A CROSS-CULTURAL STUDY OF PSYCHOSOCIAL CORRELATES OF LEADERSHIP EFFECTIVENESS IN THAI AND AMERICAN BANKS
Sorod, B. O., National Research Council of Thailand, Thailand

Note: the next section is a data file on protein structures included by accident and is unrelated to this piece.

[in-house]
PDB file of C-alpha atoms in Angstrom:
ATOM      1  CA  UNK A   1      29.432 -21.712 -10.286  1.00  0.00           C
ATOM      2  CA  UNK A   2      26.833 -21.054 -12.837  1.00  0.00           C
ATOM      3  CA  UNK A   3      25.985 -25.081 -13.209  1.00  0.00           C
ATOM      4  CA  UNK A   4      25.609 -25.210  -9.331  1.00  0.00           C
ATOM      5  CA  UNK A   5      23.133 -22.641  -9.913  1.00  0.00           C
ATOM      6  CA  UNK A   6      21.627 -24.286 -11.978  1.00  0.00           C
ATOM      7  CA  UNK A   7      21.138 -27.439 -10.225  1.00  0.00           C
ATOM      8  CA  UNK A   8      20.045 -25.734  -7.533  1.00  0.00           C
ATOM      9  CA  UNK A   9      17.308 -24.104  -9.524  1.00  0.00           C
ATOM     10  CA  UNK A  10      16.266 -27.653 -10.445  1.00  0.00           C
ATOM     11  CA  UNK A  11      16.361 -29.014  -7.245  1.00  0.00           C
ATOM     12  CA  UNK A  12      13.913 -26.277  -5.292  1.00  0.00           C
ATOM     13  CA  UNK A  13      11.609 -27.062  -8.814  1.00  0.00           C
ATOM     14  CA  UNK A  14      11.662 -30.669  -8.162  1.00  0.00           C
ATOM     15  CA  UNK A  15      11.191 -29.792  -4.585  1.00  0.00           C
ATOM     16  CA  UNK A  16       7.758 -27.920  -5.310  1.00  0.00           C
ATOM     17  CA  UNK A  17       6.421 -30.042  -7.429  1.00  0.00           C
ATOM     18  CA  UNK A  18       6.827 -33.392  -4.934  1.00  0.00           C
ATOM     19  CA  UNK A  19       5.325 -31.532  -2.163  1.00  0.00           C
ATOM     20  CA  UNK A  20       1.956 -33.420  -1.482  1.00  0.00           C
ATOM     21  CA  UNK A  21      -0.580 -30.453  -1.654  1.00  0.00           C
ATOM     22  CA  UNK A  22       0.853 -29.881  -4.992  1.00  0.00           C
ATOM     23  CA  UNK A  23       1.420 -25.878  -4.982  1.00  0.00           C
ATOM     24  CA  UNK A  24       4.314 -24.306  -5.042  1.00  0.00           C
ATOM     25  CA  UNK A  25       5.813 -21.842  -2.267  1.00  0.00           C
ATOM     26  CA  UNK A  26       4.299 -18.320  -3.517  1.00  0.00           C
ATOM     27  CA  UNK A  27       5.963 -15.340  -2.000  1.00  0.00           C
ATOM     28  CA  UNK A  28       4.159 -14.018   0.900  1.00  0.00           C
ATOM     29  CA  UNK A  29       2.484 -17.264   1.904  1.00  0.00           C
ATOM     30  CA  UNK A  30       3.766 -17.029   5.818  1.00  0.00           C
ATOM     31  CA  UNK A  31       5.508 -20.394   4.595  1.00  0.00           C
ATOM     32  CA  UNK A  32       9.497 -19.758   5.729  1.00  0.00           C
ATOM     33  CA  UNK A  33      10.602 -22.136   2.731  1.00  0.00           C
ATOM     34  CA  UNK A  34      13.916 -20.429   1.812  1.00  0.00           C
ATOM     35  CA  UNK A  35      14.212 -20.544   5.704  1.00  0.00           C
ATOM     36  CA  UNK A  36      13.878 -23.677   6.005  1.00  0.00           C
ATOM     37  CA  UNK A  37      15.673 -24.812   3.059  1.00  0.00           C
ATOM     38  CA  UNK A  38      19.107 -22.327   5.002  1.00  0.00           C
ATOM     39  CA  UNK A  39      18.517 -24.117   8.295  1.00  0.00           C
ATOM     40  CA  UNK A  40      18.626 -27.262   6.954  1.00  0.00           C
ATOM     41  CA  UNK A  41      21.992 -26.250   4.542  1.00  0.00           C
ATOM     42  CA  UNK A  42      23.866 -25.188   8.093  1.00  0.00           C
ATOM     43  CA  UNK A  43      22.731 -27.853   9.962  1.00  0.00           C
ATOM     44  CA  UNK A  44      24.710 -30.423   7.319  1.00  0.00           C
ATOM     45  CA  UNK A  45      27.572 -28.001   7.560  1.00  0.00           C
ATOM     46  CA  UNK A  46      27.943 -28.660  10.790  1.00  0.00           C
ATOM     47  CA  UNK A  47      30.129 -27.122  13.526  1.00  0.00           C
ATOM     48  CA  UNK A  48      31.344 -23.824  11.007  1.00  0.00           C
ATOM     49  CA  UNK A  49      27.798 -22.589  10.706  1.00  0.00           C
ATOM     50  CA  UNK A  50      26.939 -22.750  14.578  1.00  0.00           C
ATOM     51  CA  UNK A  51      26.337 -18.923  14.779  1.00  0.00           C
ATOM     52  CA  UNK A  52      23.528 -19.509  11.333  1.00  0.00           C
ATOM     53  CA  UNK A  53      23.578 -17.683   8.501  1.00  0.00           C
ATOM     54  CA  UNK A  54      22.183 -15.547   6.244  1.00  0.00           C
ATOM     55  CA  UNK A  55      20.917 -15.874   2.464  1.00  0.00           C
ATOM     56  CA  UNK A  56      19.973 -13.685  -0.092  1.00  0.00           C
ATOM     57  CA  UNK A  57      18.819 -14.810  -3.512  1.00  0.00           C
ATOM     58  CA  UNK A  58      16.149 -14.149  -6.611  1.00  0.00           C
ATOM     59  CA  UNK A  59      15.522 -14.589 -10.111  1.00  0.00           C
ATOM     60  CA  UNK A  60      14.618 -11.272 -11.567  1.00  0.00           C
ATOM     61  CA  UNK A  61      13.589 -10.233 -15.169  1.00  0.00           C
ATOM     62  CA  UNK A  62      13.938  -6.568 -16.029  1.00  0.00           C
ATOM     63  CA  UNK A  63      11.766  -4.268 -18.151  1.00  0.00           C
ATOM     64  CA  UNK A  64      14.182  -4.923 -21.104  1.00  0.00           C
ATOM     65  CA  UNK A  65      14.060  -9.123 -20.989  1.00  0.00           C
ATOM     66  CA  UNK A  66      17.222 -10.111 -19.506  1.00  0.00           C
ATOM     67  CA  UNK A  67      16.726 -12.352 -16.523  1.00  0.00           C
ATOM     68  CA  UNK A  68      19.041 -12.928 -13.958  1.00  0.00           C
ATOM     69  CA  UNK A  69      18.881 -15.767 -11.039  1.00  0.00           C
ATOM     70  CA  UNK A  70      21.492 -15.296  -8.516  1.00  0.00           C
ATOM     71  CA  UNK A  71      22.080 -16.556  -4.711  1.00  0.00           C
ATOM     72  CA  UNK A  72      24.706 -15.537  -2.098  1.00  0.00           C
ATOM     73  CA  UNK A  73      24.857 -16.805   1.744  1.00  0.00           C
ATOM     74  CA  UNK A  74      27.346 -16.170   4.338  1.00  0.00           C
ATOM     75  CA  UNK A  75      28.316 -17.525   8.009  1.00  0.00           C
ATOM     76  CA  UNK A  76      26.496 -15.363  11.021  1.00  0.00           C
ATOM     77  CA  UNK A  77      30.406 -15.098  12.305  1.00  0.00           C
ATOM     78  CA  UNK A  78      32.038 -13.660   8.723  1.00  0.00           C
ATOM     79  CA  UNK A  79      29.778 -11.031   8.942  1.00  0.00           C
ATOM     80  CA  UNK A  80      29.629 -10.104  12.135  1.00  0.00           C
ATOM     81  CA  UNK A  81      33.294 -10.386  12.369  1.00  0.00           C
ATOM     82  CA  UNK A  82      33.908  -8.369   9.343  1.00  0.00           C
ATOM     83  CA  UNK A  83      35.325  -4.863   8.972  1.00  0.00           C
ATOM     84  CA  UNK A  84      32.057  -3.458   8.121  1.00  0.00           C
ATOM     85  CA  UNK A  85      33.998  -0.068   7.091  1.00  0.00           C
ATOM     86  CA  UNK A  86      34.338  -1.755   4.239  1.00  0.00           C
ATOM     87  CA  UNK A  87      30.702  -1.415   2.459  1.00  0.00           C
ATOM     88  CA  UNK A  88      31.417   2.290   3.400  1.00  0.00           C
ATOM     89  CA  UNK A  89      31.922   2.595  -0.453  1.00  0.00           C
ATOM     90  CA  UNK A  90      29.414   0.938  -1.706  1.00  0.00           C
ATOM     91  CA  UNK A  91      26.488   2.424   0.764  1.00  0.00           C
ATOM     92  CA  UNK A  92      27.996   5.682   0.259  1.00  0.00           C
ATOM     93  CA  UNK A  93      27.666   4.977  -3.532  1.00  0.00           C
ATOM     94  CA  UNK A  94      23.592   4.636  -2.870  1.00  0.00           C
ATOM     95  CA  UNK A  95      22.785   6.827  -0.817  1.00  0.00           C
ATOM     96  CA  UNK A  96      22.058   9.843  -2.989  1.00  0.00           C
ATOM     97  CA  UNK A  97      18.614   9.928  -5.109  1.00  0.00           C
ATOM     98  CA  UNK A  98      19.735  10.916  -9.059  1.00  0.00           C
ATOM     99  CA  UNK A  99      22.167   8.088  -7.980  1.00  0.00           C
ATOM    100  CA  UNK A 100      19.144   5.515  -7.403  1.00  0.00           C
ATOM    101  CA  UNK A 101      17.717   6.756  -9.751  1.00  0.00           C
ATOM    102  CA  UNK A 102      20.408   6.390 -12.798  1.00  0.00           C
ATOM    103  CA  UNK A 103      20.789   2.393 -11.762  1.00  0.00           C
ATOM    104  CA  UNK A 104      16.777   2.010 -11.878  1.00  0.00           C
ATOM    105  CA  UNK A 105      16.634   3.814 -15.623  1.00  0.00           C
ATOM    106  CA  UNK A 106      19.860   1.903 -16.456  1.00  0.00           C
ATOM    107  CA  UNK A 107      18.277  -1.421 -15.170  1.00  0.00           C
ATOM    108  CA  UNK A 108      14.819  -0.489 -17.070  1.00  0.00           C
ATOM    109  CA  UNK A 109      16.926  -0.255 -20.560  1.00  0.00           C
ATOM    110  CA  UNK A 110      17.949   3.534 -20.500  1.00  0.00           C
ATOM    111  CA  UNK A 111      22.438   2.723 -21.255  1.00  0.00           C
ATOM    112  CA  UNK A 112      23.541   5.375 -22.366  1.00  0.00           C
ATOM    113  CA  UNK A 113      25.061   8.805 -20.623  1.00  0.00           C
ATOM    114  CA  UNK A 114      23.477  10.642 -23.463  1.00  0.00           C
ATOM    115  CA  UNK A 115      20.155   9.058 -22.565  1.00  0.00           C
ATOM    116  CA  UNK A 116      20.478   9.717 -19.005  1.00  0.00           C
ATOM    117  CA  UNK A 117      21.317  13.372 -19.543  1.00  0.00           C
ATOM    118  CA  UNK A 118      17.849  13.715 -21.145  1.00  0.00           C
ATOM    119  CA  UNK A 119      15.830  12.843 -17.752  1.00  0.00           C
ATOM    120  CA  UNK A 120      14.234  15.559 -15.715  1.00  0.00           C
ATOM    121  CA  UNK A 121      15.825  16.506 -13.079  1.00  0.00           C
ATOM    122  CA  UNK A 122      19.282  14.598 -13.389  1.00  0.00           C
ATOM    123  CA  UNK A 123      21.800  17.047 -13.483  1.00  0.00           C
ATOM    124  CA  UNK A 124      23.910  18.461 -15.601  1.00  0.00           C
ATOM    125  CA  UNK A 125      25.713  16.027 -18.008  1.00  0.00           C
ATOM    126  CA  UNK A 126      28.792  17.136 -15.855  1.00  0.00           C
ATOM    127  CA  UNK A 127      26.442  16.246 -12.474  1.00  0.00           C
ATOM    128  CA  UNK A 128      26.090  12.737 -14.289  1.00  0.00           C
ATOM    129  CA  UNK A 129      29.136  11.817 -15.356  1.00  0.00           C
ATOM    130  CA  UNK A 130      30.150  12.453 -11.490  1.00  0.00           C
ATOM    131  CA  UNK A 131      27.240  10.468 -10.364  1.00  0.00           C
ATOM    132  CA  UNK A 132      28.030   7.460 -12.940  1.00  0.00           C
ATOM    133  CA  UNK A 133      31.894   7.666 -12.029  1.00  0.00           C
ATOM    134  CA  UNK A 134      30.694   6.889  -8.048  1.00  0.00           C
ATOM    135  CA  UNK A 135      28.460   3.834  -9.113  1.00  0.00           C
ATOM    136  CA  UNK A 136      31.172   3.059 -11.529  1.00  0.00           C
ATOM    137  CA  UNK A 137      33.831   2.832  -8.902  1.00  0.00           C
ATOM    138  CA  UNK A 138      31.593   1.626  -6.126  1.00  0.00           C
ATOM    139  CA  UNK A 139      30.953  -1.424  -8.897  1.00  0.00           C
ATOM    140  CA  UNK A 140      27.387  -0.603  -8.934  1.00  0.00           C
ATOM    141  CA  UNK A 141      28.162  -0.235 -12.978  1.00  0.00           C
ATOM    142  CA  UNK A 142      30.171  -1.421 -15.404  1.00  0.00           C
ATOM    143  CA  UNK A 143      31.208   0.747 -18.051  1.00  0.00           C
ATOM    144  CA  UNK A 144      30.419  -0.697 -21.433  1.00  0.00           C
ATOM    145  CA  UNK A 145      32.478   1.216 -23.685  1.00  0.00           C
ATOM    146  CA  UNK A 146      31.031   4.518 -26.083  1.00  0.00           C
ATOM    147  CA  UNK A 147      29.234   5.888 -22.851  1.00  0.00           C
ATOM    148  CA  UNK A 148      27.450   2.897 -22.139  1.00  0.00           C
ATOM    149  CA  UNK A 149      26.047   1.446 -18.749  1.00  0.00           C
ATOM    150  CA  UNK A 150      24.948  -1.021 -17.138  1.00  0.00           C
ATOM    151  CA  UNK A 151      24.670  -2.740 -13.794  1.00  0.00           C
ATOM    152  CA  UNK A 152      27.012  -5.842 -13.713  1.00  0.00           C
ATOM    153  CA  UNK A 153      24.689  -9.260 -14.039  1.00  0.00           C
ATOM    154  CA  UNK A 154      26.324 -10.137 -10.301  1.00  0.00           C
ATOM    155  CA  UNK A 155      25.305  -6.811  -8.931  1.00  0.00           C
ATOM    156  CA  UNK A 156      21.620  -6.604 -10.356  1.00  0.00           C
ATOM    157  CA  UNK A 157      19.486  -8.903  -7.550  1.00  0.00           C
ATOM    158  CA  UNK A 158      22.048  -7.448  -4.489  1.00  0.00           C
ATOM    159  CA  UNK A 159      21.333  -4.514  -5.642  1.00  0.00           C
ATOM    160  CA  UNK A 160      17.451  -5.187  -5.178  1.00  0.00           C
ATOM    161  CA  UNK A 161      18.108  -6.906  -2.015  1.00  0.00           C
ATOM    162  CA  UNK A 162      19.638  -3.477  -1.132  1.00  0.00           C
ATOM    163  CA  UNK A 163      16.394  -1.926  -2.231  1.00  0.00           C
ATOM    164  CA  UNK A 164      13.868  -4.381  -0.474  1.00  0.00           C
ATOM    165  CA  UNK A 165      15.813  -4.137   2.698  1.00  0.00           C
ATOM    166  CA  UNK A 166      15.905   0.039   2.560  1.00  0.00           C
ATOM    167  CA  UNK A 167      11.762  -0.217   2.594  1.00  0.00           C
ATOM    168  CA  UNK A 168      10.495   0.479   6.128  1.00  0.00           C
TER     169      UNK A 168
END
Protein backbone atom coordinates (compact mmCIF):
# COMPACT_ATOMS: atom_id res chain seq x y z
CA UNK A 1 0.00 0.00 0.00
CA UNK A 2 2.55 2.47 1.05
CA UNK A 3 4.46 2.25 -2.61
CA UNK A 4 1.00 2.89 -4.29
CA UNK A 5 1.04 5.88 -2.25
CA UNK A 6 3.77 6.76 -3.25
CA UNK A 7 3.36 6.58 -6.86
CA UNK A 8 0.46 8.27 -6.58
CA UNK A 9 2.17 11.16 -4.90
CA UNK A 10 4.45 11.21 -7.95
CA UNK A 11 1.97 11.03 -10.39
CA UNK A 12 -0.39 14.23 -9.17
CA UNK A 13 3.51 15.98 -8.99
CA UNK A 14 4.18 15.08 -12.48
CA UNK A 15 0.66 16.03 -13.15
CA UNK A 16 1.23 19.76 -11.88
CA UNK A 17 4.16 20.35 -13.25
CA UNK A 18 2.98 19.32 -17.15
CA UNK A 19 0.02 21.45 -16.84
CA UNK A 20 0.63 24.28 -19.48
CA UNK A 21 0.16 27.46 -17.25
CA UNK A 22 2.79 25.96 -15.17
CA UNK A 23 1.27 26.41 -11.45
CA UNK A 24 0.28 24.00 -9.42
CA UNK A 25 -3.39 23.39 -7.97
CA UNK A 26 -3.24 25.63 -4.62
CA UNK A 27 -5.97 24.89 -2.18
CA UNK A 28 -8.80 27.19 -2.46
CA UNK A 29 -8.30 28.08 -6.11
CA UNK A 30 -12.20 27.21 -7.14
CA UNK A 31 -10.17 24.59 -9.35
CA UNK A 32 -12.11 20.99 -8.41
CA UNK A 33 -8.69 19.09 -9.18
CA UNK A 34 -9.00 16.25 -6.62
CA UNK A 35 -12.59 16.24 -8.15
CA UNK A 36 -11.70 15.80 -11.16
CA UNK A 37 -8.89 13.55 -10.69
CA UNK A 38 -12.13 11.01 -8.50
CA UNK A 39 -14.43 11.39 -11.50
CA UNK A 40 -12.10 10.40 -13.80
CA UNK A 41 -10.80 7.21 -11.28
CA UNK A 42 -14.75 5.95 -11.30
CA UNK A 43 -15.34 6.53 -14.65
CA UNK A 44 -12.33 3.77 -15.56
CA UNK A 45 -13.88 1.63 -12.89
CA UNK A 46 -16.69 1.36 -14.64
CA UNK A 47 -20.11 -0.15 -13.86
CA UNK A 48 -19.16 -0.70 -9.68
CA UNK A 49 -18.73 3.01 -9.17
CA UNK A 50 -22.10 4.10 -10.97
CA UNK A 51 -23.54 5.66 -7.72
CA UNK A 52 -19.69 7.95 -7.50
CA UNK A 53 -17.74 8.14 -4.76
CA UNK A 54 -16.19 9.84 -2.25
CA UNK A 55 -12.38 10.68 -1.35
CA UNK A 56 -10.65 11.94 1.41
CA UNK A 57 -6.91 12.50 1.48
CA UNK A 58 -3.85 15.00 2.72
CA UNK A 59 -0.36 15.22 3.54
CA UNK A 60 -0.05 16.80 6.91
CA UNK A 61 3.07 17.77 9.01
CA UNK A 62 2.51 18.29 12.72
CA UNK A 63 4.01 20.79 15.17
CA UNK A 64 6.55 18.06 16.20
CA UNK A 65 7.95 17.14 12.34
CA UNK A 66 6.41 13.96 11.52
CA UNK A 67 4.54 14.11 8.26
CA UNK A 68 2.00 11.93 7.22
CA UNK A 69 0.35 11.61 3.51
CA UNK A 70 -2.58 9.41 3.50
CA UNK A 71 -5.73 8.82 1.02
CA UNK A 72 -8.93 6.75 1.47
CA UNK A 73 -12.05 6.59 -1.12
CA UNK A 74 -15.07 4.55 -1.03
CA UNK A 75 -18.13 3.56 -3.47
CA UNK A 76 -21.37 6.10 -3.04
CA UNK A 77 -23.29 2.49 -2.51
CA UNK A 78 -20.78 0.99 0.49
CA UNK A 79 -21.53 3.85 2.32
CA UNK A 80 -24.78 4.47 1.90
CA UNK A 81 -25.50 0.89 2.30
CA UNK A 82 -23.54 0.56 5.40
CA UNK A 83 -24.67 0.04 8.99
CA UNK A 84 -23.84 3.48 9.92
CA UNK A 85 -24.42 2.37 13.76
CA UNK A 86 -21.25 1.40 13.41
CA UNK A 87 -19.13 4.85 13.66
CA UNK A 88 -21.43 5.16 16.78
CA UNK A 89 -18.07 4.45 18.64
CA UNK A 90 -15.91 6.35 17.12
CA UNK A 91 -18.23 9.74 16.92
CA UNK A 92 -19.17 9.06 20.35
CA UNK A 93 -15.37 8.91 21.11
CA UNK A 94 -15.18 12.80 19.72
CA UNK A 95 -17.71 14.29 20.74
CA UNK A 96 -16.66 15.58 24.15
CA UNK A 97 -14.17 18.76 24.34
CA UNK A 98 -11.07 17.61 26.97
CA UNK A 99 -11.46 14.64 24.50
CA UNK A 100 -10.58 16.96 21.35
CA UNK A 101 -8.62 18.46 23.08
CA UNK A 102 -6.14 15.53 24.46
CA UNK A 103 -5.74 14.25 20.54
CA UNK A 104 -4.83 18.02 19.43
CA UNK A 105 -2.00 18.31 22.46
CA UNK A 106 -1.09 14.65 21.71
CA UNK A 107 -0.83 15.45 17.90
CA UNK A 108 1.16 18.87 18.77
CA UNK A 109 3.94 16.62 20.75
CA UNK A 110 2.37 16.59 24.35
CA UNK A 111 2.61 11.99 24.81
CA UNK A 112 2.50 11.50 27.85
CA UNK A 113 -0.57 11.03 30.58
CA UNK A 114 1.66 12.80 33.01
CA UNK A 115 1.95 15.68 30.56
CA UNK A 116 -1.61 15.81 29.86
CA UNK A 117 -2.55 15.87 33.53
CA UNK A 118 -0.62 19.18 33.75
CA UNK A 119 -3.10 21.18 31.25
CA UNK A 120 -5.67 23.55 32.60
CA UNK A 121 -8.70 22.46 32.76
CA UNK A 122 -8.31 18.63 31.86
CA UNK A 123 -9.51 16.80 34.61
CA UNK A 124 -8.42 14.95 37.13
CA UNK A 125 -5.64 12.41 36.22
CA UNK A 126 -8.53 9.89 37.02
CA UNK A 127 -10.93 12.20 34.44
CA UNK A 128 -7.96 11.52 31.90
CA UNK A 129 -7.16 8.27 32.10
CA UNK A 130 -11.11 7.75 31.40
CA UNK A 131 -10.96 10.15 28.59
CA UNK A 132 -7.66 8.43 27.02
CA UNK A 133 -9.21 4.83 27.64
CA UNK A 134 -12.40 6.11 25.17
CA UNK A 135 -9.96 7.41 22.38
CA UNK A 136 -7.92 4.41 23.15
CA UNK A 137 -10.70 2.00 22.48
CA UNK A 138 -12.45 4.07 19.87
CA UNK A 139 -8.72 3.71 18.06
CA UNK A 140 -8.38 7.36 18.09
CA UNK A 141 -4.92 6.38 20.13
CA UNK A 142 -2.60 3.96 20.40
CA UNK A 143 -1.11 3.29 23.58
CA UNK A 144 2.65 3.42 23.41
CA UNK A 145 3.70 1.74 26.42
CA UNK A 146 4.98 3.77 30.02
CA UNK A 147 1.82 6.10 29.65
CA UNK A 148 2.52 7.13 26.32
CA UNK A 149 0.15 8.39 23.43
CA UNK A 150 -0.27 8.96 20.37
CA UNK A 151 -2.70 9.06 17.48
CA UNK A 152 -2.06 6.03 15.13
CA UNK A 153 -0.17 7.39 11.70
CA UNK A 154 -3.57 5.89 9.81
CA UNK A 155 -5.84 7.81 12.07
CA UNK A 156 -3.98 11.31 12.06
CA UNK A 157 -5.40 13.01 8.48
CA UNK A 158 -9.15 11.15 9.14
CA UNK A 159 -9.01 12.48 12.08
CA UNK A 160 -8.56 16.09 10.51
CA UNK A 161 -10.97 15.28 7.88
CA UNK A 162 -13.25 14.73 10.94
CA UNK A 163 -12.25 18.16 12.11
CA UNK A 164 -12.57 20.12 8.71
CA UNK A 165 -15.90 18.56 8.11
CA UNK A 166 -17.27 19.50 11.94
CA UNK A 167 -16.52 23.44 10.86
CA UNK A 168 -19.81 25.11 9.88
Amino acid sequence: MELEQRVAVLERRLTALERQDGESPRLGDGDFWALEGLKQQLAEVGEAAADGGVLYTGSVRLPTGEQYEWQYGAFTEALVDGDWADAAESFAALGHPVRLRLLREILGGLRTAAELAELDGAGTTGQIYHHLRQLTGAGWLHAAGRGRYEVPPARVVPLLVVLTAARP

Fiedler's (1967) Contingency Model of Leadership proposed that leadership effectiveness depended on the interaction between leader characteristics and the leader's control of the situation. Later, Fiedler's Cognitive Resource Theory (Fiedler & Garcia, 1987) indicated that under high stress, performance negatively correlated with intelligence; whereas under low stress, performance negatively correlated with experience. In Thailand, Bhanthumnavin (1983, 1988) presented Psychological Theory of Moral and Work Behaviors suggesting that performance could be differentiated by the degrees of 8 psychological characteristics one possessed. The first 3 basic characteristics were similar to those specified in the Cognitive Resource Theory: intelligence, experience, and mental health. The other 5 psychological characteristics were positive work attitudes, moral reasoning ability, belief in internal locus of control, future-orientation and self- control, and achievement motivation. The present study was conducted cross- culturally to examine whether the 10 variables mentioned above correlated with the performance of Thai and American leaders, and which variable(s) would be the best predictor(s) of performance. Data were collected from 607 Thai and 97 American bank managers and assistant managers. Results indicated support for Psychological Theory of Moral and Work Behaviors. Among those characteristics, achievement motivation was the best predictor of performance. The Contingency Model was supported in a group of Thai leaders who possessed a high level of the 5 psychological characteristics combined. No effect of stress was found on the use of the 2 Cognitive Resources, experience and intelligence. However, differences between cultures and among within Thai culture were discovered.